• A local town feel though some people might consider it a big rough around the edges. Personally, I really liked Hilo. More so than Kona.

Why choose Kona

  • Beautiful beaches, better weather (apparently) and plenty of water-based activities like scuba and snorkeling.
  • Better set up for tourists – take your own view on whether that is a good or bad thing.
  • Well located for coffee plantations and the Kona brewery.

Whether you choose Hilo, Kona or try both, you will probably want to cross from one side of the island to the other during your stay to see most of the sights.

Hilo Bay Hostel

Pros:

  • Everything…ok, being more specific…Beautiful old house in Hilo that has been converted with lots of space to socialise or chill-out with a book as the mood takes you.
  • Cheapest prices in all of paradise (when I stayed it was $19 a night – clearly there has been some levelling with the market rate since I stayed).
  • Good breakfast with fresh fruit included.
  • The cleanest place I stayed in Hawaii – I felt confident walking bare foot here, even in the bathrooms!
  • Well located in the middle of town, with private parking and a few minutes from bars, restaurants and the waterfront (note it’s not a beachfront here).
  • Amazing staff.

Cons:

  • I had hoped the hostel would offer more affordable tours especially for lava hunting. Fortunately, everyone at the hostel was in a similar situation so it was easy to arrange a car share.

Overall: I went back to this hostel after spending time in Kona. I would have happily stayed longer if I hadn’t booked a flight to leave the island.

Big Island Hostel

This hostel has popped up since I visited (or maybe was there but hadn’t popped onto my radar). Located in Hilo, it gets great reviews. Personally I’d still opt for Hilo Bay because it was so good but I know hostel beds sell out very quickly in Hawaii so this is an excellent back up.

Note on Kona hostels: Since I last visited Big Island, my Kona hostel where I stayed has closed. To be honest, it’s probably for the best because it was pretty grim. The good news is there are now better options. I haven’t tried these (yet). Let me know if you have.

Kona Beach Hostel

If you’re after location, this is the Kona hostel to choose. Situated slap-bang in the middle of Kona with all the bars and cafes you need, it’s especially ideal if you don’t have a car to get around. This place does get slightly lower reviews than My Hawaii Hostel, below, so it depends if the room or the location is the top priority. Still, this place looks nice enough.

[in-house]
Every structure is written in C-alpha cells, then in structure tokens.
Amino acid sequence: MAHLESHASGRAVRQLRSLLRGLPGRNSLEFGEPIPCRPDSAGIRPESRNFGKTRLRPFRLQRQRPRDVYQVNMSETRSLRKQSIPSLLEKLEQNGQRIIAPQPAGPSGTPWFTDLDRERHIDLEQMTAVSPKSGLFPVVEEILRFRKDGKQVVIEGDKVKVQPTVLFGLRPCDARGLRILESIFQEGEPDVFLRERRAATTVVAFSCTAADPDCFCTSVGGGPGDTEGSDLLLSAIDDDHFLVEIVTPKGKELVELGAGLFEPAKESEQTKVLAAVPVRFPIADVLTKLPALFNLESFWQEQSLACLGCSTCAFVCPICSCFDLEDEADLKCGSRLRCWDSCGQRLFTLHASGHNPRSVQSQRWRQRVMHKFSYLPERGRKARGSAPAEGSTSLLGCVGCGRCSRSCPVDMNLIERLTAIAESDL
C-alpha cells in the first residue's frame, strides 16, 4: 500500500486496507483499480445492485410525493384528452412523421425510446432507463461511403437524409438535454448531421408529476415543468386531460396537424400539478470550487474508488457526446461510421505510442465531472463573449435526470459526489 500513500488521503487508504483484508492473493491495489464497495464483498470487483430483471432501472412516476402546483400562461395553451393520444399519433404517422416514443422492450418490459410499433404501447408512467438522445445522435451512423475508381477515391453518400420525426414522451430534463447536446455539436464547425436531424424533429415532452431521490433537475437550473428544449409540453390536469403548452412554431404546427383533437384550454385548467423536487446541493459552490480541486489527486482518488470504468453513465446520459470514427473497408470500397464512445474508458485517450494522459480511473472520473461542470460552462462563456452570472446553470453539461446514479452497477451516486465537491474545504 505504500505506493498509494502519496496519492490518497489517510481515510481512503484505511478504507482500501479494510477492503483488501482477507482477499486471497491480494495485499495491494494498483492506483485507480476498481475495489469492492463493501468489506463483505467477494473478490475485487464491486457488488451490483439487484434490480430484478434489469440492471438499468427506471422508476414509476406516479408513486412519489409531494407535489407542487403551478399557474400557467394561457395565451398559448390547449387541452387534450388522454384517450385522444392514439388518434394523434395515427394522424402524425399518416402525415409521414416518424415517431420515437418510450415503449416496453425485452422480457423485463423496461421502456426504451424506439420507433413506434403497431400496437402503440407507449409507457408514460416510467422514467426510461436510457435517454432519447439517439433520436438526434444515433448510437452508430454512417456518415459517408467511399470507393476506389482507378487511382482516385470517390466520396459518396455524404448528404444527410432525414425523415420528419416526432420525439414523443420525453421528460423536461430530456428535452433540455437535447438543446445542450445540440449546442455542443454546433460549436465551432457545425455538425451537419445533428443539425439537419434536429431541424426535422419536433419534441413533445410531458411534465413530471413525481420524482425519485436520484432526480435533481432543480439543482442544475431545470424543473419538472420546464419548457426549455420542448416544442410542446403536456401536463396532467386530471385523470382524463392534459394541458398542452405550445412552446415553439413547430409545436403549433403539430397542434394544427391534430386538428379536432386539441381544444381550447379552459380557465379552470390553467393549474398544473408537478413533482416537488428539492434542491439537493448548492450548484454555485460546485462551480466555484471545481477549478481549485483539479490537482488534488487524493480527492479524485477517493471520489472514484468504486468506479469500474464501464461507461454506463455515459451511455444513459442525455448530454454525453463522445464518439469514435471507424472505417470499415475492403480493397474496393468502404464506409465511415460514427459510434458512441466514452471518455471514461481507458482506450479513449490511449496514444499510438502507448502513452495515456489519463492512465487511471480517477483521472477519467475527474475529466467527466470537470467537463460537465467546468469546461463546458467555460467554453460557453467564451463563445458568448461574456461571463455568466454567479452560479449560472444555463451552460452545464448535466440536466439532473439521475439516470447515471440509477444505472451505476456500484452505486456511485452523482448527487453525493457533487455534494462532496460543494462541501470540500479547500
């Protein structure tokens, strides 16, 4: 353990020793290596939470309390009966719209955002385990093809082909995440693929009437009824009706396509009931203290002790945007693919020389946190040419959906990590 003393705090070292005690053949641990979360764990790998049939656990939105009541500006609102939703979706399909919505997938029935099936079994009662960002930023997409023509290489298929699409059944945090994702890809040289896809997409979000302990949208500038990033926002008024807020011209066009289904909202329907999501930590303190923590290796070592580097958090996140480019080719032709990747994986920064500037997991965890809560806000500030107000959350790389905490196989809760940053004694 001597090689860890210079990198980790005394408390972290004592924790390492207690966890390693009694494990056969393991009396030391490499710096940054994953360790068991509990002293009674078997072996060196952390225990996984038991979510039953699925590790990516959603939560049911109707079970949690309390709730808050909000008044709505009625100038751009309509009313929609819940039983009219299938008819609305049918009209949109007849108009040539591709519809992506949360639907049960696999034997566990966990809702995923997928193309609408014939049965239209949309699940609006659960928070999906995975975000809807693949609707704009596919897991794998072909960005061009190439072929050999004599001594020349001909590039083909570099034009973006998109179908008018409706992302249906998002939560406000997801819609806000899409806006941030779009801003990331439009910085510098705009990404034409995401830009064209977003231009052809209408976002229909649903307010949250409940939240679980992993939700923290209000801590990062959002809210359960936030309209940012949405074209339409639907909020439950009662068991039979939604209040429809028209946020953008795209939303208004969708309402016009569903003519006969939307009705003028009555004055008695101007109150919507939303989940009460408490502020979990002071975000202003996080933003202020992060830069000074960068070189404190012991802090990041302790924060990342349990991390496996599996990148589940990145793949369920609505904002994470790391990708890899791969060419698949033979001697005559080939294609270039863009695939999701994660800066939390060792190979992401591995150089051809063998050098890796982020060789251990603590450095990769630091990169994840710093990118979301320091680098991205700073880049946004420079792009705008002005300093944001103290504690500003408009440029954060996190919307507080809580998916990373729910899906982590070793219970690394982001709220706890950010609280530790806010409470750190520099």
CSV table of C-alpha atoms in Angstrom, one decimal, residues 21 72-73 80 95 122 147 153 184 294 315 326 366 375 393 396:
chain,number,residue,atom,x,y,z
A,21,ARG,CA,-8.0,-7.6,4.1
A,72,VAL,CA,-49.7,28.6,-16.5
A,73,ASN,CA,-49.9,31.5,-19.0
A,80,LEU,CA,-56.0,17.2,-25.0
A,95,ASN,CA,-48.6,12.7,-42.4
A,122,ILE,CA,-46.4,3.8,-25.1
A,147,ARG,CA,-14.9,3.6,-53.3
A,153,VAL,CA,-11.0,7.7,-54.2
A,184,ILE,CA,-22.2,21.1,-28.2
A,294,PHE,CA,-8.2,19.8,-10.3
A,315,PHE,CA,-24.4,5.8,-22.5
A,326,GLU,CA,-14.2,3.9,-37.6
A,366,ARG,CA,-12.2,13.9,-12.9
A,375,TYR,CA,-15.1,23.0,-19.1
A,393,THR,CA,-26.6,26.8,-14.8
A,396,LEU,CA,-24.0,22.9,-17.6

My Hawaii Hostel

Just 3-miles south of Kona, this would be my choice if you’re looking to be closest to the Kona action on a budget. There are cafes, bars and restaurants within walking distance and the public bus just outside the door. This hostel gets excellent reviews.

Pineapple Park Kona

Located above Kealakekua Bay, I’d say Pineapple Park is too south of Kona to use the name in the title but it’s at least on the same side of the island. You will need a car for this hostel and some of the review raise an eyebrow. That said, I would consider staying here if the other hostels near Kona were sold out (a cheap bed is a cheap bed, right?).

Hamakua Guesthouse & Camping

Located north of Hilo on the east of the island, this guesthouse is an eco-friendly, off-grid option if you want to live the rustic life. I nearly never included this hostel because the dorm option is around $50 for a hammock outside, which is verging on unreasonably steep; plus the word ‘rustic’ can often be code for grubby. But, plenty of people have given it decent reviews and just because it’s not for me doesn’t mean it’s not for you. I’m especially interested to know if you stay here.


Best Hostels in Kauai

Maui Hostel Backpacking Hawaii

Kauai Palms Hotel

I stayed in the cutest hostel when I was in Kauai – Honoueaua International Hostel, in Kapaa. However, it seems to have closed down since my visit. And, in doing so, has left a huge gap in the hostel market in Kauai – there are none. Not only that, there aren’t many budget accommodation option at all. The cheapest I’ve been able to find is Kauai Palms hotel which is close to $200 a night. Argh. I’m screaming too. If anybody knows of a better budget option in Kauai, drop me a comment below.